“For ECPR, patients typically have two ECMO cannulas placed into the femoral blood vessels. The cannula in the femoral vein drains blood from the body into the machine, where carbon dioxide is removed from the blood and oxygen is added,” Torben Becker, MD, PhD, an Associate Professor in the Department of Emergency Medicine at the UF College of Medicine and Executive Director of Emergency Medicine for the UF Health Critical Care Organization tells MDLinx. “It then pushes that ‘refreshed’ blood back into the femoral artery via the other cannula. From there, it flows through the arteries of the blood, providing perfusion and oxygenation to the tissues.”

As Kenneth Perry, MD, an emergency medicine physician in Charleston, SC, tells MDLinx, “Patients who have had cardiopulmonary arrest can have problems with oxygenation. This can either be the cause of the underlying cardiac arrest, but could also be a downstream effect of a different reason for their severe medical problem.” 

So, when physicians attempt to resuscitate a patient who experienced cardiopulmonary arrest, he says, they have to consider reasons for the arrest, such as acidemia, hypothermia, or hypoxia. “With the ability to connect the patient to a device that is an external means to oxygenate the blood, it removed this cause of cardiopulmonary arrest from the algorithm, allowing for oxygenation that might be impaired by damaged lungs,” Dr. Perry says.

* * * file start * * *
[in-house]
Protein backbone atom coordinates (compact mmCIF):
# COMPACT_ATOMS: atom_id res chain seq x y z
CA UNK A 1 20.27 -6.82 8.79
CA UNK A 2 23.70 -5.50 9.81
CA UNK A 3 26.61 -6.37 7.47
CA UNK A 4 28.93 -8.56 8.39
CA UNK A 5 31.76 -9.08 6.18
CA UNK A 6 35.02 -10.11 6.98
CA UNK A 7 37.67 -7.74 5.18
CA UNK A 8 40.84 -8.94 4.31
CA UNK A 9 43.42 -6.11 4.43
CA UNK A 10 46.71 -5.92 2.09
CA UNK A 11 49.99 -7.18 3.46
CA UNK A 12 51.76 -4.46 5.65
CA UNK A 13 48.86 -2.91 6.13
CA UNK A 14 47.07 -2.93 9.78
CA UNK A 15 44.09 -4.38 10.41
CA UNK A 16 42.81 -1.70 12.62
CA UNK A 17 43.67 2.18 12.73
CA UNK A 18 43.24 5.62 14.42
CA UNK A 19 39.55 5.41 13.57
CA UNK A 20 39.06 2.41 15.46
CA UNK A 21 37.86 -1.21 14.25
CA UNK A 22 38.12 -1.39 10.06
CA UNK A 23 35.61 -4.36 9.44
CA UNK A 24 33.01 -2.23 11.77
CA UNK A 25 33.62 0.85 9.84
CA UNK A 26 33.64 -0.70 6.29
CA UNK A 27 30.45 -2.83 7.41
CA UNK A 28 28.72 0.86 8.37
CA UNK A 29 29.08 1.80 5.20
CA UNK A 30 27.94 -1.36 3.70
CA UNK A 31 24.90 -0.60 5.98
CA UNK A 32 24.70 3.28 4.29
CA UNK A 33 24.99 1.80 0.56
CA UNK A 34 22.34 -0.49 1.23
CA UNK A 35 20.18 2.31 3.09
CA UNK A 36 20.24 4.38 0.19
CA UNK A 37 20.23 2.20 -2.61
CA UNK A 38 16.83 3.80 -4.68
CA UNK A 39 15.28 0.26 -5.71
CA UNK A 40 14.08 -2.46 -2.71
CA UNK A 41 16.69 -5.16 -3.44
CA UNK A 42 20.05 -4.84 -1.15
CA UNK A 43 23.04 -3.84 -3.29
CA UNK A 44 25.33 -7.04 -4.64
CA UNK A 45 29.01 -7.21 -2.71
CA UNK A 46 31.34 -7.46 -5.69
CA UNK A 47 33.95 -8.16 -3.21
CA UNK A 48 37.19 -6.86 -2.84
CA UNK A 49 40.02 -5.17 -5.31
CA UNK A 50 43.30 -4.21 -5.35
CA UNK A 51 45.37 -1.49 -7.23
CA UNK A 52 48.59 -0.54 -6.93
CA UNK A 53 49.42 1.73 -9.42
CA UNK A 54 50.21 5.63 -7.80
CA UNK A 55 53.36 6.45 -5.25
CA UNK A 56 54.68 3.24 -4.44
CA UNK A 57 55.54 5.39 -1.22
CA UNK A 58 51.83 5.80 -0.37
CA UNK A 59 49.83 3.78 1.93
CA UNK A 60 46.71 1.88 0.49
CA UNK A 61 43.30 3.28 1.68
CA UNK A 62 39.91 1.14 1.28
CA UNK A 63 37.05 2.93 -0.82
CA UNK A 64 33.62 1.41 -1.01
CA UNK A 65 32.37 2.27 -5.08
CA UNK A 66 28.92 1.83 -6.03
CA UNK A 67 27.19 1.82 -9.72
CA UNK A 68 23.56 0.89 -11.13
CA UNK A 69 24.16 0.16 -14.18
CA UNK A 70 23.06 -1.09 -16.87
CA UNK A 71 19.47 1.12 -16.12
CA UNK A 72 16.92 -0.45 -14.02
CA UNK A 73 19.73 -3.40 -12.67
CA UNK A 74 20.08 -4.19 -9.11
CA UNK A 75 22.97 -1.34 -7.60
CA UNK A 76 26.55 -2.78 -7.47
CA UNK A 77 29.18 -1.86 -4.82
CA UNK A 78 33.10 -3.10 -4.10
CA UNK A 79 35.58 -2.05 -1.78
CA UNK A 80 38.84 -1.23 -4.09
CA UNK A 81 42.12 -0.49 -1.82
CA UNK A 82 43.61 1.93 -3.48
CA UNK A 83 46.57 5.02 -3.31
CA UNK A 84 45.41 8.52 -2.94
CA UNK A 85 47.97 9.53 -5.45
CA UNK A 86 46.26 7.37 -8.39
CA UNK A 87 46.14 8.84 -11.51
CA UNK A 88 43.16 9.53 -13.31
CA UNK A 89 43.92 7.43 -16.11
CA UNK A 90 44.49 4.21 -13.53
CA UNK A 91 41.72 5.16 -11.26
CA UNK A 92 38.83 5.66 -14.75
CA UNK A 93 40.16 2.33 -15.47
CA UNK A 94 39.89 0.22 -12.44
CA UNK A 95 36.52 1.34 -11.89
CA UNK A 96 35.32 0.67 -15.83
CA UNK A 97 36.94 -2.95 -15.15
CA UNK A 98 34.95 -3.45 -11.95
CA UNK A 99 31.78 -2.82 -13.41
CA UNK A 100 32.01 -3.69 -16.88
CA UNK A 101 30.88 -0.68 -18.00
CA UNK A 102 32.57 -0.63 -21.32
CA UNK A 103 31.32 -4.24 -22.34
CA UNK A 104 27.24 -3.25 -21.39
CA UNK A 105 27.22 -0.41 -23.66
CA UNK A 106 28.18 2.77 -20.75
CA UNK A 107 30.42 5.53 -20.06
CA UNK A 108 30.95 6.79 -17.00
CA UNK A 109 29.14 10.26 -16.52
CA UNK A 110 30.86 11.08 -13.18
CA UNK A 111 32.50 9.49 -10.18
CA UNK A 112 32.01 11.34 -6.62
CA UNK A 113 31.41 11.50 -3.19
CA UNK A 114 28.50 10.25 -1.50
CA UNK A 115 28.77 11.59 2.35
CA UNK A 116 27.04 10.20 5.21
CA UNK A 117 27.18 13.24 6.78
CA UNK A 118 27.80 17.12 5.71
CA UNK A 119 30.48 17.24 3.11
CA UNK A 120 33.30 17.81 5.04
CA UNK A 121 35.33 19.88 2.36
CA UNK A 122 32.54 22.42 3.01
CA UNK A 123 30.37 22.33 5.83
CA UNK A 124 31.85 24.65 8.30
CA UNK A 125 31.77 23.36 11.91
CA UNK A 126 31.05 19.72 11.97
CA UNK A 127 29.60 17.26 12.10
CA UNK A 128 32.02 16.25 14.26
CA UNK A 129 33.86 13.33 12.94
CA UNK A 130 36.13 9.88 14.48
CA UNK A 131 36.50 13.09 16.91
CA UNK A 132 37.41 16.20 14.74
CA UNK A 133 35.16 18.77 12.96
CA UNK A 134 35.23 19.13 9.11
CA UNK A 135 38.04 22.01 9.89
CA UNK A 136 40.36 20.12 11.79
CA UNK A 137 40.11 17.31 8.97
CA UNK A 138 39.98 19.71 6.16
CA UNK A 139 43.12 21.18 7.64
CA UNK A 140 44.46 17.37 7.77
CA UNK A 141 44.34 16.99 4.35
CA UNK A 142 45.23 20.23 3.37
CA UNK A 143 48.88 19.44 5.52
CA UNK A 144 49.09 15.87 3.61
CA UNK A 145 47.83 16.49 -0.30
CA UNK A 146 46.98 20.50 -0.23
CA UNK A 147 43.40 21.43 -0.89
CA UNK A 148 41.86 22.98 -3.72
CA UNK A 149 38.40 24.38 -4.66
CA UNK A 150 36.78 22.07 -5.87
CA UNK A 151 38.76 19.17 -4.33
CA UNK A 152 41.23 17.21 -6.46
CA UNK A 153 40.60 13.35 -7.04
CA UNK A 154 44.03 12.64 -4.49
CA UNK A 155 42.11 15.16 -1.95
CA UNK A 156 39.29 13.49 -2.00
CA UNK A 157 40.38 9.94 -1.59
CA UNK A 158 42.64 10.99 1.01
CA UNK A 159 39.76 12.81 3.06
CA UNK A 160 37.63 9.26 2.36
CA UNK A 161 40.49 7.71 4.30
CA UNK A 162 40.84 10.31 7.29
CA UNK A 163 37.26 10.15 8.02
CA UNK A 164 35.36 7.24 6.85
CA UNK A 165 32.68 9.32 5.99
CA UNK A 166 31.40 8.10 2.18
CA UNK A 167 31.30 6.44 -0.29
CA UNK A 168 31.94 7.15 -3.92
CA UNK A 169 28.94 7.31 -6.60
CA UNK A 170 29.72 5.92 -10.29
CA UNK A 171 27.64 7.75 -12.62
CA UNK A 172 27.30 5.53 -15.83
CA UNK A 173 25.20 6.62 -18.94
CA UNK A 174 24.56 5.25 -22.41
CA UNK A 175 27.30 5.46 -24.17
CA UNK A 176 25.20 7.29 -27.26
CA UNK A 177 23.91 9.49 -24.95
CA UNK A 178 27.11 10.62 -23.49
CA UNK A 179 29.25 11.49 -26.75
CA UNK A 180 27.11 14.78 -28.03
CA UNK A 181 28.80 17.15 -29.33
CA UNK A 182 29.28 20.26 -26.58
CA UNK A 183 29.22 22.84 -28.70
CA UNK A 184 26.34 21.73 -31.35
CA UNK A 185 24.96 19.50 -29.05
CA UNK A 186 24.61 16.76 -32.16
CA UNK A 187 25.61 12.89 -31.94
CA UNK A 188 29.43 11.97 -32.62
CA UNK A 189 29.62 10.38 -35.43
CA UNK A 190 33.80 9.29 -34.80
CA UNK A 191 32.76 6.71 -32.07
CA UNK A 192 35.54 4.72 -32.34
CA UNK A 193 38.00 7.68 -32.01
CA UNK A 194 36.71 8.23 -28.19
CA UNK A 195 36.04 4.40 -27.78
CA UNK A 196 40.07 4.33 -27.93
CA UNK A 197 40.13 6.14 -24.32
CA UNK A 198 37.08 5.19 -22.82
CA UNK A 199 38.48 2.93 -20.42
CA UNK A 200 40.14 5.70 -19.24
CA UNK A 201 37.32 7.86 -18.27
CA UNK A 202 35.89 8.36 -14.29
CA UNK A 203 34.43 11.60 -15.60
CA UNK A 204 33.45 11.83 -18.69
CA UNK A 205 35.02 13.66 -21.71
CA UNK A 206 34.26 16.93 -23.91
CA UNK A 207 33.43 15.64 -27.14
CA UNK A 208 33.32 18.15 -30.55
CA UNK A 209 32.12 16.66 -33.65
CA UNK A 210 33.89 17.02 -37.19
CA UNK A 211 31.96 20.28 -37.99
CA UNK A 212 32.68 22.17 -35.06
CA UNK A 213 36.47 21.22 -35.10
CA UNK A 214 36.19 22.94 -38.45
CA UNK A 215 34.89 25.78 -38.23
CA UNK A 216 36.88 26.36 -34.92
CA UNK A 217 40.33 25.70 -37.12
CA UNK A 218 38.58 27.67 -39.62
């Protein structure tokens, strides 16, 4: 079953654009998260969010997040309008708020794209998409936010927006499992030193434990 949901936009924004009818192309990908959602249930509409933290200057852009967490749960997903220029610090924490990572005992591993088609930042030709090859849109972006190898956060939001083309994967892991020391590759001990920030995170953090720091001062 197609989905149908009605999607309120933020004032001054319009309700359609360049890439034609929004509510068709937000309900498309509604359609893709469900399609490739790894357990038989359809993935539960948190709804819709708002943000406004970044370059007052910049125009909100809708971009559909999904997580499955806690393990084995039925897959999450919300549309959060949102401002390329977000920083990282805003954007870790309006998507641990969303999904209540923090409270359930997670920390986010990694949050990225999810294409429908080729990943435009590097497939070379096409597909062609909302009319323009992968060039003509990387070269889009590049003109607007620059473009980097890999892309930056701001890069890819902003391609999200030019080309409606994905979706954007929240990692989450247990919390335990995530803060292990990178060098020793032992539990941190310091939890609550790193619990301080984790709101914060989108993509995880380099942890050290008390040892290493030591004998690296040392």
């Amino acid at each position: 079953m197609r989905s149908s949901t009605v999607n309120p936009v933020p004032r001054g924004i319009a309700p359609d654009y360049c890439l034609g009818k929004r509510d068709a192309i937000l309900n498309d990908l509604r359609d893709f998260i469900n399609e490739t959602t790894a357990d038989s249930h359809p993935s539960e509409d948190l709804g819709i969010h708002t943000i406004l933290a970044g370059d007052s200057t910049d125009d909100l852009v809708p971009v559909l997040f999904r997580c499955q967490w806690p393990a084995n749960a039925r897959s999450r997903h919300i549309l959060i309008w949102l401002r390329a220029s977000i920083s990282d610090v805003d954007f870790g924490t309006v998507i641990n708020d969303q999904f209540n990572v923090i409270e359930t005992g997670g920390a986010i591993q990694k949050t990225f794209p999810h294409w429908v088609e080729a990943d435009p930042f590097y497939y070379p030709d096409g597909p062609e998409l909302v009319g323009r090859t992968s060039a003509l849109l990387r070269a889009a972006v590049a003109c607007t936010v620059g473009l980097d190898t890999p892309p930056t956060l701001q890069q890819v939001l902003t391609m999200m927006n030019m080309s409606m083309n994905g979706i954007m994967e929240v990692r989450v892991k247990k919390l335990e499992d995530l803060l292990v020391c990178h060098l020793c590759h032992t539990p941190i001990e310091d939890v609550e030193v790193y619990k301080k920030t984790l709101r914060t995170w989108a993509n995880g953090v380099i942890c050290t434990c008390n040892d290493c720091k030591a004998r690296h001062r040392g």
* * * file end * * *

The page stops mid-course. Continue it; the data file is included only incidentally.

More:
ECPR may save lives, but it also has its limitations

Like the man whose life was saved at UF Health, patients must meet specific eligibility criteria to receive ECPR. Factors may include witnessed collapse, bystander CPR, initial rhythm, medical conditions, and age, according to a 2023 article published in Intensive Care Medicine Experimental. That said, the article notes, “[T]here is still ambiguity regarding clear inclusion and exclusion criteria. National recommendations differ, and prospectively randomized studies have used different inclusion criteria.”[]

ECPR is also not a routine procedure. Generally, it’s considered a last-resort option for specific patients—if the technology is even available. Ernie Vesta, MD, Medical Director of Curally, says that while ECPR can save lives, it currently has limited utility “due to the superior and specialized skill and personnel necessary to manage the process,” and that people should not “look for [it] to become the mainstream treatment [for] heart attacks anytime soon, if at all.”[]